Thus, American political vocabulary is all screwed up. And all we can really say for sure is both terms, liberal and socialist, are abused and neither conveys a clear meaning. RobS 23:38, 26 March 2007 (EDT)

By Jefferson?

Democratic Party founded by Jefferson... Humm. I thought he founded the Democratic-Republican party which was actually referred to by contemporaries as the "Republican" party. The modern Democratic party is the result of several splinter and transitions just like the Republican Party. Arguably both parties are splinters from Jefferson's original party, just the Republican party went through the transition to the Whig party first. Richard 01:34, 25 March 2007 (EDT)

You should learn how to place information in a talk page appropriately


Seriously, I thought I would clean up the presentation seeing as I can't in good conscience touch the content... but... GEE WHIZ these sources are awful. A column? Cheesy little websites with election trivia? Pictures of maps? This is the best we could do? Myk 03:25, 28 March 2007 (EDT)

Remove the polling data, it's worthless

Opinion polls are not worthy of mention in an encyclopedia, except maybe to provide background information for a specific political event, such as an election. If someone is reading this article two years from now, do you think the democrat Congress's approval rating in the second week of April 2007 will be relevant to them? Of course not. I'm not going to summarily remove it now, but I suspect most intelligent people will agree with me that it doesn't belong.--Conservateur 14:07, 26 April 2007 (EDT)

I'm more than happy to let it stay...provided we add the same polling data to the Republican Party page and the George W. Bush page. We are supposed to be even-handed here, right?--Dave3172 14:23, 26 April 2007 (EDT)
No, we're supposed to be writing educational, clear, and concise articles. Polling data is useless in almost any context. I vote to remove it. Who's with me?--Conservateur 14:34, 26 April 2007 (EDT)

I strongly disagree. I'm actually taking a Public Opinion course right now in college, and it's a very important gauge of historical support and for looking back and seeing why policies were enacted. Plus, once it's no longer April or whatever, we can remove it anyway. DanH 14:36, 26 April 2007 (EDT)

Well your public opinion course is probably taught by a bunch of liberals who live and die by opinion polls. And which enacted policies does the poll mentioned in this article help explain? None. My point is, if they are not being used to help understand the political climate surrounding a particular event, they are utterly useless because they're out of date not long after they're released. So unless someone wants to keep this article updated with current polling information until the end of time, there is no reason to have it.--Conservateur 14:54, 26 April 2007 (EDT)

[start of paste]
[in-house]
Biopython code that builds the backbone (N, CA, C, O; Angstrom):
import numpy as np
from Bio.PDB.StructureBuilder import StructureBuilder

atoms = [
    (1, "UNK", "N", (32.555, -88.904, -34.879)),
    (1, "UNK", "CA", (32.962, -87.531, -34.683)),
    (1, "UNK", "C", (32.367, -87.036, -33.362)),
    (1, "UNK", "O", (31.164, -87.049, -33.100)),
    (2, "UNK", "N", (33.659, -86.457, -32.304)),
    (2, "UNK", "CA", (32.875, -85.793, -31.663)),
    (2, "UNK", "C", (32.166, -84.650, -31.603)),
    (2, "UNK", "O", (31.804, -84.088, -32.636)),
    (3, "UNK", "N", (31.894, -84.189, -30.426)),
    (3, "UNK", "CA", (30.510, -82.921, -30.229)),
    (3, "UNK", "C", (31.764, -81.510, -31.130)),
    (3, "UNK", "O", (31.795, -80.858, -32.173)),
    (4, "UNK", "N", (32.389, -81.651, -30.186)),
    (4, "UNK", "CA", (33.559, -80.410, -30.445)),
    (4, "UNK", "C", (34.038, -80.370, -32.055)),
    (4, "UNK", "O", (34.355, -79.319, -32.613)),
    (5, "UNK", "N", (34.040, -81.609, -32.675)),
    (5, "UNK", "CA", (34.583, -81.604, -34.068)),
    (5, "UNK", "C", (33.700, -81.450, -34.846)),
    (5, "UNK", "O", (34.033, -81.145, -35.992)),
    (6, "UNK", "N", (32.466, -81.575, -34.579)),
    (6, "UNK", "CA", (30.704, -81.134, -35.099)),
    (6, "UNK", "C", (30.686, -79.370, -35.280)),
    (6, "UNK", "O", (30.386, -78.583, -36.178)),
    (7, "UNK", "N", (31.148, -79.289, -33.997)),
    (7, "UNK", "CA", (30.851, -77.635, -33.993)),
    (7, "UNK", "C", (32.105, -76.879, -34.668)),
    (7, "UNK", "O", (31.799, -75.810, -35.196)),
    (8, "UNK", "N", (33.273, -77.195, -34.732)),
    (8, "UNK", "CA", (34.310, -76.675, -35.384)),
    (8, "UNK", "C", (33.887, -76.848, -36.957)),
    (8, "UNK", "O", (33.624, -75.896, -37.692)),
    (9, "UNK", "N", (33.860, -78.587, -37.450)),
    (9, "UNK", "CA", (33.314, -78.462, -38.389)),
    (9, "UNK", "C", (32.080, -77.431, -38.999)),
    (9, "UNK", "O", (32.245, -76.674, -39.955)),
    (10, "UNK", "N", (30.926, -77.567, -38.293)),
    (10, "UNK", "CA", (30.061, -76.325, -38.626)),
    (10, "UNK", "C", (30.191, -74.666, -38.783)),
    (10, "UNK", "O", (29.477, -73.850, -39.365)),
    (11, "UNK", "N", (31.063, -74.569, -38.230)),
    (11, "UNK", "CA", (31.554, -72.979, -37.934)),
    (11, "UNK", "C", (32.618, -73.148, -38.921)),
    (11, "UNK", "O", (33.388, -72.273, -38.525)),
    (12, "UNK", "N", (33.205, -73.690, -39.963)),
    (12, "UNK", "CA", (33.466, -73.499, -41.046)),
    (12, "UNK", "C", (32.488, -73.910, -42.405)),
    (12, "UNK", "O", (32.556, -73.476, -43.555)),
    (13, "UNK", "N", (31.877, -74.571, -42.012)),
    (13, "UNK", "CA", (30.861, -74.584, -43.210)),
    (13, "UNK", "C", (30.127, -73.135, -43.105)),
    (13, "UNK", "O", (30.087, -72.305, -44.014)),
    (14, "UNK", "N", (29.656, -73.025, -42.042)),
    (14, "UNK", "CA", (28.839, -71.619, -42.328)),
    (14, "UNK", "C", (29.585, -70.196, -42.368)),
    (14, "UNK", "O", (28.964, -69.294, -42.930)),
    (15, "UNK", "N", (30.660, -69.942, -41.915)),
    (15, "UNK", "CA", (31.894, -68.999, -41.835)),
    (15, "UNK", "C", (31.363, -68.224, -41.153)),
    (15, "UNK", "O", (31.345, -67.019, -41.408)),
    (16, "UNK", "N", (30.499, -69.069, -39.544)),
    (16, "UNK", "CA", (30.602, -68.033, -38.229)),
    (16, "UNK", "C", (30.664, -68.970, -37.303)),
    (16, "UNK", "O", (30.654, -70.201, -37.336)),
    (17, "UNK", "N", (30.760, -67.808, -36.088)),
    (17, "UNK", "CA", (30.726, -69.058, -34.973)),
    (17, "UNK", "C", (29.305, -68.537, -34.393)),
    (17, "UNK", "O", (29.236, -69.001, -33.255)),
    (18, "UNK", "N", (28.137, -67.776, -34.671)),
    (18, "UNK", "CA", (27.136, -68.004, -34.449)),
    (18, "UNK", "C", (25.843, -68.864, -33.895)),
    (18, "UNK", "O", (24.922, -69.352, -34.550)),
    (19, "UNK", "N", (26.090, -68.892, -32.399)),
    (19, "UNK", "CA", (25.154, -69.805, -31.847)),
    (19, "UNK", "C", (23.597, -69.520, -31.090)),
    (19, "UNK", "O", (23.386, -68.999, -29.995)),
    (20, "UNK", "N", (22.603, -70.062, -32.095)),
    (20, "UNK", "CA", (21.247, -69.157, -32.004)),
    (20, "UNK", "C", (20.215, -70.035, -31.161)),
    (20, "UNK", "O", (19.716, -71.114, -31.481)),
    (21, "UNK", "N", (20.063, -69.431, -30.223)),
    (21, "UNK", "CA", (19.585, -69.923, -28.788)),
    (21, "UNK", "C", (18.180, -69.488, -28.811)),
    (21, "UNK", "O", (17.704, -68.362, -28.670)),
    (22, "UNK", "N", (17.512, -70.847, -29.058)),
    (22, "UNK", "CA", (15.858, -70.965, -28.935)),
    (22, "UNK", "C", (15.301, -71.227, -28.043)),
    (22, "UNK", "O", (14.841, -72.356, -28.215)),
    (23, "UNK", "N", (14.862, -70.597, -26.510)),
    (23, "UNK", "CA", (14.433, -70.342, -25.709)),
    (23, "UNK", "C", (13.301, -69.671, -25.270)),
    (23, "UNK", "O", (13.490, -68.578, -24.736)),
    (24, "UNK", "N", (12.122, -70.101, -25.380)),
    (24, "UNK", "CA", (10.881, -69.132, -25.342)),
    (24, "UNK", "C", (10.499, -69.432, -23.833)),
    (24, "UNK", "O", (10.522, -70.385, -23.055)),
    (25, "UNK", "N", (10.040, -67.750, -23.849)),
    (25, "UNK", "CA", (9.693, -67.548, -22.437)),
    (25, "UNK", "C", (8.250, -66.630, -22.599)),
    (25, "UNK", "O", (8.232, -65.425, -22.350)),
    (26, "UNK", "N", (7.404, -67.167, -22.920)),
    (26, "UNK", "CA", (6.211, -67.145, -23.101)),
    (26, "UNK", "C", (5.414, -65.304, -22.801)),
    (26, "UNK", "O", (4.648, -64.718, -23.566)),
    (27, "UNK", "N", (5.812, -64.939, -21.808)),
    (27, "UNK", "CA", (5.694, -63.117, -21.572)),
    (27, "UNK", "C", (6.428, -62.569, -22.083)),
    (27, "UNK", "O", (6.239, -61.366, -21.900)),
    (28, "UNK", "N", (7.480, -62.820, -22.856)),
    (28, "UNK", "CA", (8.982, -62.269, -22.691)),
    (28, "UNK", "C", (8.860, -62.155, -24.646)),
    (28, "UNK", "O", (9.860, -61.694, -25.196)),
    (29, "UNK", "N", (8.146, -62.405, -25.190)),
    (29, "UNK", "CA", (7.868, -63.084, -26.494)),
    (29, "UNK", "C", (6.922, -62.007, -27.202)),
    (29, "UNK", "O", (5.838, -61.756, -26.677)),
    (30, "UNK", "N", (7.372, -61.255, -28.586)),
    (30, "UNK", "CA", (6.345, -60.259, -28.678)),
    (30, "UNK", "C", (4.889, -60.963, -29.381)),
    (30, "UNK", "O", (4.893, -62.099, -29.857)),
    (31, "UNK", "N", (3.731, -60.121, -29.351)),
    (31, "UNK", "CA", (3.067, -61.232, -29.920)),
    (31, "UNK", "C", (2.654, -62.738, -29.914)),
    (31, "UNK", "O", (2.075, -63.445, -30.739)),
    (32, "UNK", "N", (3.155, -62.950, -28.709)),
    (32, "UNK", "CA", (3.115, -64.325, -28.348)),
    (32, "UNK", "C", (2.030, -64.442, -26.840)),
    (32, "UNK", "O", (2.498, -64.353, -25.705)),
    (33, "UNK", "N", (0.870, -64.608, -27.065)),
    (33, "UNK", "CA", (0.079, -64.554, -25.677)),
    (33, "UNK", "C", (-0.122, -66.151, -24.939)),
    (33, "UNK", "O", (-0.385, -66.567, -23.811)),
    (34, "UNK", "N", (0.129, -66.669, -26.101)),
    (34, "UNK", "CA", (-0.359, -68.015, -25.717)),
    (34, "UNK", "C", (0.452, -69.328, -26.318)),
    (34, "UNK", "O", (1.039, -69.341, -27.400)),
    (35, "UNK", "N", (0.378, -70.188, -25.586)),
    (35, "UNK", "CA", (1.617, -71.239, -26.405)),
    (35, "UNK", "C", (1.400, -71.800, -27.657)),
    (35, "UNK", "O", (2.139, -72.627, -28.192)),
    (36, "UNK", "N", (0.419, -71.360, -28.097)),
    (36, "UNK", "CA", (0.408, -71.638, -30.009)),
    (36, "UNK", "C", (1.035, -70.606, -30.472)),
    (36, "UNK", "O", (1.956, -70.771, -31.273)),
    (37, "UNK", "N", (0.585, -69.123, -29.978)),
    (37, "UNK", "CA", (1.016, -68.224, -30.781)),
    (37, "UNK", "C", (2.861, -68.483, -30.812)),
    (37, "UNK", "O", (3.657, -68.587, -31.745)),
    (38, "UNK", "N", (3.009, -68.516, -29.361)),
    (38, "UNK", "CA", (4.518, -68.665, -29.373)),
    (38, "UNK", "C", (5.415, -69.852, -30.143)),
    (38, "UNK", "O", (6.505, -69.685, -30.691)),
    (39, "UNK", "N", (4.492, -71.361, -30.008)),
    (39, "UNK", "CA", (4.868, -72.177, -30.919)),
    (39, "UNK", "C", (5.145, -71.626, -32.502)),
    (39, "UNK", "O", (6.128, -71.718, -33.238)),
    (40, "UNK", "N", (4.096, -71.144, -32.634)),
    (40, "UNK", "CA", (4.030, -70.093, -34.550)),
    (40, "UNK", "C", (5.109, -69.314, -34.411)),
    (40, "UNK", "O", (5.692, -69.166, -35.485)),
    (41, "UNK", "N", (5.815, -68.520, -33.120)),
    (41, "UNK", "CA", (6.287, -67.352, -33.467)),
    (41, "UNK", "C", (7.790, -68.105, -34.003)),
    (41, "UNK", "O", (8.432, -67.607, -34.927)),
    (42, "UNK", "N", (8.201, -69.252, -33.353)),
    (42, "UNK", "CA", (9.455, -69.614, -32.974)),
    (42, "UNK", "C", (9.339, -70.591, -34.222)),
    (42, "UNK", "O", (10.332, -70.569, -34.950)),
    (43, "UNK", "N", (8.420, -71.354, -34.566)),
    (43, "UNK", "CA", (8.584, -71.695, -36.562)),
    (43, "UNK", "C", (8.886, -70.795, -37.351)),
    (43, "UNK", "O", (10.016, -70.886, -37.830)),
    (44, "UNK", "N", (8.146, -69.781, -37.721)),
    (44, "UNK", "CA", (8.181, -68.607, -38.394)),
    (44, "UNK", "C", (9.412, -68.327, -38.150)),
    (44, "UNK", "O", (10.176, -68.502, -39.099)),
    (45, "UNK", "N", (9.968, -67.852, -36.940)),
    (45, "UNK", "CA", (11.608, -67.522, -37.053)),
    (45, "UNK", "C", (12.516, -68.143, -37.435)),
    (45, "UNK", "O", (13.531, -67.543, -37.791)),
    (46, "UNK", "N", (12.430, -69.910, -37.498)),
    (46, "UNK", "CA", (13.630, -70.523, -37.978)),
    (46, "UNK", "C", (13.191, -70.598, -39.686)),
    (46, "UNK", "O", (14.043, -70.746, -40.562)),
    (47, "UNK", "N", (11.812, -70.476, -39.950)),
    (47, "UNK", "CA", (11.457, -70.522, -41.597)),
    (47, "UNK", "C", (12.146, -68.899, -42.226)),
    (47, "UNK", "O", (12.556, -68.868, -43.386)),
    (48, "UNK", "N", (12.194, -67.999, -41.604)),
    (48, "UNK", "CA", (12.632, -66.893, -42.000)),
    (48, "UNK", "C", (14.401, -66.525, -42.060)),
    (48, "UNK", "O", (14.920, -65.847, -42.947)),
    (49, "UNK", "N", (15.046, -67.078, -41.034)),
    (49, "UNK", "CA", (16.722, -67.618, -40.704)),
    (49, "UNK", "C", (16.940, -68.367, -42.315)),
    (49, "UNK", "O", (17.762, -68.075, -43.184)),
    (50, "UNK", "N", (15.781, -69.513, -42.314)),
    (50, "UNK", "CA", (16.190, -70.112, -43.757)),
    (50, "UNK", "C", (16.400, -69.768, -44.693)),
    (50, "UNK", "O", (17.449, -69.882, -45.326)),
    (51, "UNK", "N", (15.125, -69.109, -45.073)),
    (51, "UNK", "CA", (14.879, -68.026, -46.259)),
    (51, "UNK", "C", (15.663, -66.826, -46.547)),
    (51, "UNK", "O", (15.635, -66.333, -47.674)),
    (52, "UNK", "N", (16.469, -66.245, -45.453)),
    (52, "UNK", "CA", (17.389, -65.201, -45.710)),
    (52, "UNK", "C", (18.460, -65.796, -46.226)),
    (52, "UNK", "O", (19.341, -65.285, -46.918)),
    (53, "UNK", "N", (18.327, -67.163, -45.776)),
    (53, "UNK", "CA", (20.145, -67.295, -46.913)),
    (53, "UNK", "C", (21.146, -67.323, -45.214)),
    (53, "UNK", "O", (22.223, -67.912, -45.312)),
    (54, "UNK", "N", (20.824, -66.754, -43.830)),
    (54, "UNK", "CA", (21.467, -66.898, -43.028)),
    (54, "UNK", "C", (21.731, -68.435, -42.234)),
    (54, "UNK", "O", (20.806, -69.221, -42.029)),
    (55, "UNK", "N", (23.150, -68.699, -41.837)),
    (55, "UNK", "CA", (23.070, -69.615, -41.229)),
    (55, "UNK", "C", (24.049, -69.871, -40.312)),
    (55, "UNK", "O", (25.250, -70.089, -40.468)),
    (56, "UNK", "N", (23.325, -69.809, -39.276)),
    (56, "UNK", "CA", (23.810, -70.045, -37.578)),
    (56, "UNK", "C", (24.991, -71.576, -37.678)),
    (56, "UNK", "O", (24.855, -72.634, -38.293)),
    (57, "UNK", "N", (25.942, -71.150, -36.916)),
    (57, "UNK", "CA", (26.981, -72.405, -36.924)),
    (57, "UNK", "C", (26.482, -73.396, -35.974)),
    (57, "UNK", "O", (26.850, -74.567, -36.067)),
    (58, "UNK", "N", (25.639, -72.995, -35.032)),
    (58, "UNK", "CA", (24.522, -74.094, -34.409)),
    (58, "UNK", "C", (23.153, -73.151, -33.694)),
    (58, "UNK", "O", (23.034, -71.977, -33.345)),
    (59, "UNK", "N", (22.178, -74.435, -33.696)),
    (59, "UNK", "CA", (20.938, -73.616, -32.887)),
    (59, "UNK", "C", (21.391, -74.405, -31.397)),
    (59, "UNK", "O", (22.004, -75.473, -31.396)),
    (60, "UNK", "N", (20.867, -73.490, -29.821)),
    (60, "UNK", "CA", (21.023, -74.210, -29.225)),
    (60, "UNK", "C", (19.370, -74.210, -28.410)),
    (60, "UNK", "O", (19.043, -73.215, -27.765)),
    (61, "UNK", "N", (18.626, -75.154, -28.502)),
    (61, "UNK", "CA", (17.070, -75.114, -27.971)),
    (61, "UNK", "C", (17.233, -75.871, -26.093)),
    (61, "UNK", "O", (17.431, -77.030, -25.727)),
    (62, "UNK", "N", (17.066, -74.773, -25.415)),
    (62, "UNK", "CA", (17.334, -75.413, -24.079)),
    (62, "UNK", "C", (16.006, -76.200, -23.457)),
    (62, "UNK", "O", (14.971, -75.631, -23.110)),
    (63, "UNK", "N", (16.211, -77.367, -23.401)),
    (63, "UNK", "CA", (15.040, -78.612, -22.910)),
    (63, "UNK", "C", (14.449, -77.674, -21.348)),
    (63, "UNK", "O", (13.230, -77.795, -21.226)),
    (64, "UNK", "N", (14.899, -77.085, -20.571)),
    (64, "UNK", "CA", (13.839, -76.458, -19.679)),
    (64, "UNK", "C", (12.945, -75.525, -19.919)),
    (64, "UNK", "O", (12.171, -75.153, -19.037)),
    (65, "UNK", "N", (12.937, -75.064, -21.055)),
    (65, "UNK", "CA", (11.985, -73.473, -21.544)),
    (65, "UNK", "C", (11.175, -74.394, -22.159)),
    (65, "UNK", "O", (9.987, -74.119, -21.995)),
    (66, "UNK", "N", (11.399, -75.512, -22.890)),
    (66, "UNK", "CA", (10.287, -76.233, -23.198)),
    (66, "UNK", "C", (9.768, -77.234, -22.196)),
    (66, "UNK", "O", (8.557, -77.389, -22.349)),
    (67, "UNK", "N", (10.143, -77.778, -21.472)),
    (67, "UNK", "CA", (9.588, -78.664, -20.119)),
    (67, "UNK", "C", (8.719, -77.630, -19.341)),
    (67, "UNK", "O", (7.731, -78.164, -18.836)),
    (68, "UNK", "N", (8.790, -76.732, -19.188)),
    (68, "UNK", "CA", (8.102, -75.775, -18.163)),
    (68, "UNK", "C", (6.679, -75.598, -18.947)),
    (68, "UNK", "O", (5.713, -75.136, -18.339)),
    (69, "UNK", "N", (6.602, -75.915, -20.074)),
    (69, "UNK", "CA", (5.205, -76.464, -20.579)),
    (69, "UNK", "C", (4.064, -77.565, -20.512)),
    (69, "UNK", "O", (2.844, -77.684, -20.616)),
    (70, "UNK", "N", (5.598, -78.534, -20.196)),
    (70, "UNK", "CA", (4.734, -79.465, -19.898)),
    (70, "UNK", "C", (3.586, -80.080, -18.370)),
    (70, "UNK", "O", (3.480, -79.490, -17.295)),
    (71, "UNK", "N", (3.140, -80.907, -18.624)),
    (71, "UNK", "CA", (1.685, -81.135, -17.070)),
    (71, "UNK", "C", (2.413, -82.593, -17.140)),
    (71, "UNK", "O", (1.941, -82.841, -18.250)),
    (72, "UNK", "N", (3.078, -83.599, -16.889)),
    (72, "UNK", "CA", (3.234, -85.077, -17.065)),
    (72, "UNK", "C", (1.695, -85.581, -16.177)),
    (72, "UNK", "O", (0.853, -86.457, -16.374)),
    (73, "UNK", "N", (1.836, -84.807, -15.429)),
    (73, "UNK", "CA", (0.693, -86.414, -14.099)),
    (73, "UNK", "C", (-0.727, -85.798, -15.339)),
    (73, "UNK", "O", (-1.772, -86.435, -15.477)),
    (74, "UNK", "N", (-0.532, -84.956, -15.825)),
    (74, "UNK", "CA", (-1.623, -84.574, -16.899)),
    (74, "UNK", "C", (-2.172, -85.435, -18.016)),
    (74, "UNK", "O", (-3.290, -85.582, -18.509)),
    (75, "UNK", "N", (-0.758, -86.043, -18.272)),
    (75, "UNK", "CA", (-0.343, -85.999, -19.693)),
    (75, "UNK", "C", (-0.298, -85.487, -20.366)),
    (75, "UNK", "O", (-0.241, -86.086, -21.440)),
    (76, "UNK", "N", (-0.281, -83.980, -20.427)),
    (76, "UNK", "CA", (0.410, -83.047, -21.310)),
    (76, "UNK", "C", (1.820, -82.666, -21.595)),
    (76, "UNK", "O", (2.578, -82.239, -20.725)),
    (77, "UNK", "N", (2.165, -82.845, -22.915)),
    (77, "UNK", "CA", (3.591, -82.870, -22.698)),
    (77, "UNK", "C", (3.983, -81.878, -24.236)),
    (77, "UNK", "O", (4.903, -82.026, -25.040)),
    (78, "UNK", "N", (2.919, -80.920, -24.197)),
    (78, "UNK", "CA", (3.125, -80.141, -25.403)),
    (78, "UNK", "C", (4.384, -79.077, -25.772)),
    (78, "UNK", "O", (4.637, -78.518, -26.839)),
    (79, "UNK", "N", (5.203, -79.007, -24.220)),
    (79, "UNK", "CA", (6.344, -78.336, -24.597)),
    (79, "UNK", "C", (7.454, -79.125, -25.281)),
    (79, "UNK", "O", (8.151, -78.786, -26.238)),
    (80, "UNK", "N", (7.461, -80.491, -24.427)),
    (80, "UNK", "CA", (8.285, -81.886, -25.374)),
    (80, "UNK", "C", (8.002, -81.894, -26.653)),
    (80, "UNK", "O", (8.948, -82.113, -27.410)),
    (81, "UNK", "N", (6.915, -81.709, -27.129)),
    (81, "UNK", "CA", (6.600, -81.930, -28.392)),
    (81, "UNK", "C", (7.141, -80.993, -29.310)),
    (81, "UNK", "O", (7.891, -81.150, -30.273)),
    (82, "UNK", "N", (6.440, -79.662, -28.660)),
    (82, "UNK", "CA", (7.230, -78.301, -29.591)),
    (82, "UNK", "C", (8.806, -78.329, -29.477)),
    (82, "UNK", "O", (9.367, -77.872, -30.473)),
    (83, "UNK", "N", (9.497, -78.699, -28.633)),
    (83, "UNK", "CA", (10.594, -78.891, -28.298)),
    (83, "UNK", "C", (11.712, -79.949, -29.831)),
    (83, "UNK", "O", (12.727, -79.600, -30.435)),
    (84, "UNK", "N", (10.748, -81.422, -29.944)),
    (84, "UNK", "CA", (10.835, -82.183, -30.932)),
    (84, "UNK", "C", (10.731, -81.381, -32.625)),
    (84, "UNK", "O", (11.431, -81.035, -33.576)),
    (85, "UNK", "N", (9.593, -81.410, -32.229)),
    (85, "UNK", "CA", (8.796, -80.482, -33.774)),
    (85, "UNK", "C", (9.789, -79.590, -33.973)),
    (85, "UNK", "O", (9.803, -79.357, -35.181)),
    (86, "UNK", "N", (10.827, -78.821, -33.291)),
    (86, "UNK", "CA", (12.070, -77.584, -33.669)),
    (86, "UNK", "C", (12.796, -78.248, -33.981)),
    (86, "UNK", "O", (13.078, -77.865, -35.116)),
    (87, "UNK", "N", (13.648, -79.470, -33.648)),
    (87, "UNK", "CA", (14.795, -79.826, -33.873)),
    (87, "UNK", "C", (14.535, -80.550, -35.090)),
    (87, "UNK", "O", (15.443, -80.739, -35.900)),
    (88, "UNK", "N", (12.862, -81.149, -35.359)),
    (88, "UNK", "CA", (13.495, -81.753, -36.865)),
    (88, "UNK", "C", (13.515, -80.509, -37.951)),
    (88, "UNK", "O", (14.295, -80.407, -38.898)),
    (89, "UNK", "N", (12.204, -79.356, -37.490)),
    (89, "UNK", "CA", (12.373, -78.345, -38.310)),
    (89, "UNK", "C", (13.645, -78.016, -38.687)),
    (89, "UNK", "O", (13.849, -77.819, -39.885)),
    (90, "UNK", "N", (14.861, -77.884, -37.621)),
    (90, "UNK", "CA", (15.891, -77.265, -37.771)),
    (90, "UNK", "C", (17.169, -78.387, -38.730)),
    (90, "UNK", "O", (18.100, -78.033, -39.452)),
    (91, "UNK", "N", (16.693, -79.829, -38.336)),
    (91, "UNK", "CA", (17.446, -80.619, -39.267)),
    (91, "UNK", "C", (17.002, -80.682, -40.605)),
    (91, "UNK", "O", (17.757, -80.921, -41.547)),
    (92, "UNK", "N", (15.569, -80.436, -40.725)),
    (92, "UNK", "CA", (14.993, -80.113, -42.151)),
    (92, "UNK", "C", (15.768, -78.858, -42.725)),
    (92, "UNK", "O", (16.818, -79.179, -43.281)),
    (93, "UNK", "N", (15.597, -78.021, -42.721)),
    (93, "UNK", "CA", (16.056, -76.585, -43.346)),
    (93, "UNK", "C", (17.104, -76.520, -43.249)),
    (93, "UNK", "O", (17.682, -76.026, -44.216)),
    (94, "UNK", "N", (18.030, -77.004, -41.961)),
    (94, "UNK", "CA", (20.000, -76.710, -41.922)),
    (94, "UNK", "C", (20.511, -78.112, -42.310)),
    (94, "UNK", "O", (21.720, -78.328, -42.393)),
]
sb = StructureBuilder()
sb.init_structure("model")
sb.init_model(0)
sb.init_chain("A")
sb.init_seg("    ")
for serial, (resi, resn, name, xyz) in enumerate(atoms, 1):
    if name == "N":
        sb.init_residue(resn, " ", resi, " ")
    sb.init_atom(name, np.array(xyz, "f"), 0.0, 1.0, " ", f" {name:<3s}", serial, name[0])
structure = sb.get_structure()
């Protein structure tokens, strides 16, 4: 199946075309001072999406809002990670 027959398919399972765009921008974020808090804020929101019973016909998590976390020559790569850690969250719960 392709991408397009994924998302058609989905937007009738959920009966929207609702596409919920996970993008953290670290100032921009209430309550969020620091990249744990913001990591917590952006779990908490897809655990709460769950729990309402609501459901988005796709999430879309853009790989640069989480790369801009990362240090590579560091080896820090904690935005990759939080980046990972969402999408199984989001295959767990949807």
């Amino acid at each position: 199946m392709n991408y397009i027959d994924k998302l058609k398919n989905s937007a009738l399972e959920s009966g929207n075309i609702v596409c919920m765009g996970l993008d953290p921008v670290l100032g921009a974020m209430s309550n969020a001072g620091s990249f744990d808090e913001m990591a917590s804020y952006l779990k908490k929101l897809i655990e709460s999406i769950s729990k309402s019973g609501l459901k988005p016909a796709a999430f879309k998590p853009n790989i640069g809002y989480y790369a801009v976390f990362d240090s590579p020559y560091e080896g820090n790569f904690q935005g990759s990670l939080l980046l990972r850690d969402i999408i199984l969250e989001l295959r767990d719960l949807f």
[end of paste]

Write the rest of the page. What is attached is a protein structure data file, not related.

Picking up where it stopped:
The first major expansion to Iraq War, for example, had absolutley nothing whatsoever to do with the war, it's causes, it's course, etc. It was an insertion of extensive polling data [2] A lenghty edit war ensued, and the material not only is still in the article, it has its own subhead.[3] Because opinion polls are obviously important to some editors not only in giving meaningful context, but in creating meaningful context, this material should stay in this article and be updated periodically. RobS 15:19, 26 April 2007 (EDT)
I would agree if the polls were used in any meaningful context in this article, but they aren't. What is the point of saying that according to some research poll, 50% of Americans currently identify with the democrat party? Or that as of 4/18, 53% of Americans support the democrat Congress. Are these numbers rising? Falling? Are they a cause or effect of the 2006 election, or both? There's no context. People can come up with statistics to prove anything. 40% of all people know that.--Conservateur 15:30, 26 April 2007 (EDT)
The point is, polling obviously is important to many contributors. They evidently either make personal judgements based upon polling data, or view it as foundational to any public arguement or discourse. And it's hard to argue with statistics. RobS 15:40, 26 April 2007 (EDT)
  1. 1, your ad hominem attack on a professor you don't even know the name of (and whose political views I don't even know, because the course is taught in a nonpartisan manner) has no bearing whatsoever on this debate, and #2, I never said that the data should ever be anything more than temporary and relevant. Do we refuse to list the governors of states because this changes over time? DanH 15:21, 26 April 2007 (EDT)
If you think that calling a professor a liberal is an attack, I guess that's your problem. But your ridiculous question about governors just weakens your argument. There is only one governor of a state at any given time, but there are dozens of opinion polls which rarely come up with the same results. So adding opinion polls willy nilly in an encyclopedia article does nothing but detract from its intent of being factual.--Conservateur 15:36, 26 April 2007 (EDT)


The sentence: Democrats in the US Congress currently have a 53.8% disapproval and a 36.8% approval rating according to the RealClearPolitics Average of several dozens of Congressional Job Approval polls conducted 04/05 - 04/18. [4] This is the "Congressional job Approval poll" not the "democratic congress approval poll". Rob Pommertalk

Hmm, let's see, who controls the US House of Reps & the Senate.... RobS 12:28, 3 May 2007 (EDT)

Fair enough...let us also include the pre-election numbers then shall we? Based on the Fox News Poll of 10-11-2006 Approve:31% Disapprove:63% Spread:-32% ( from the same source). Rob Pommertalk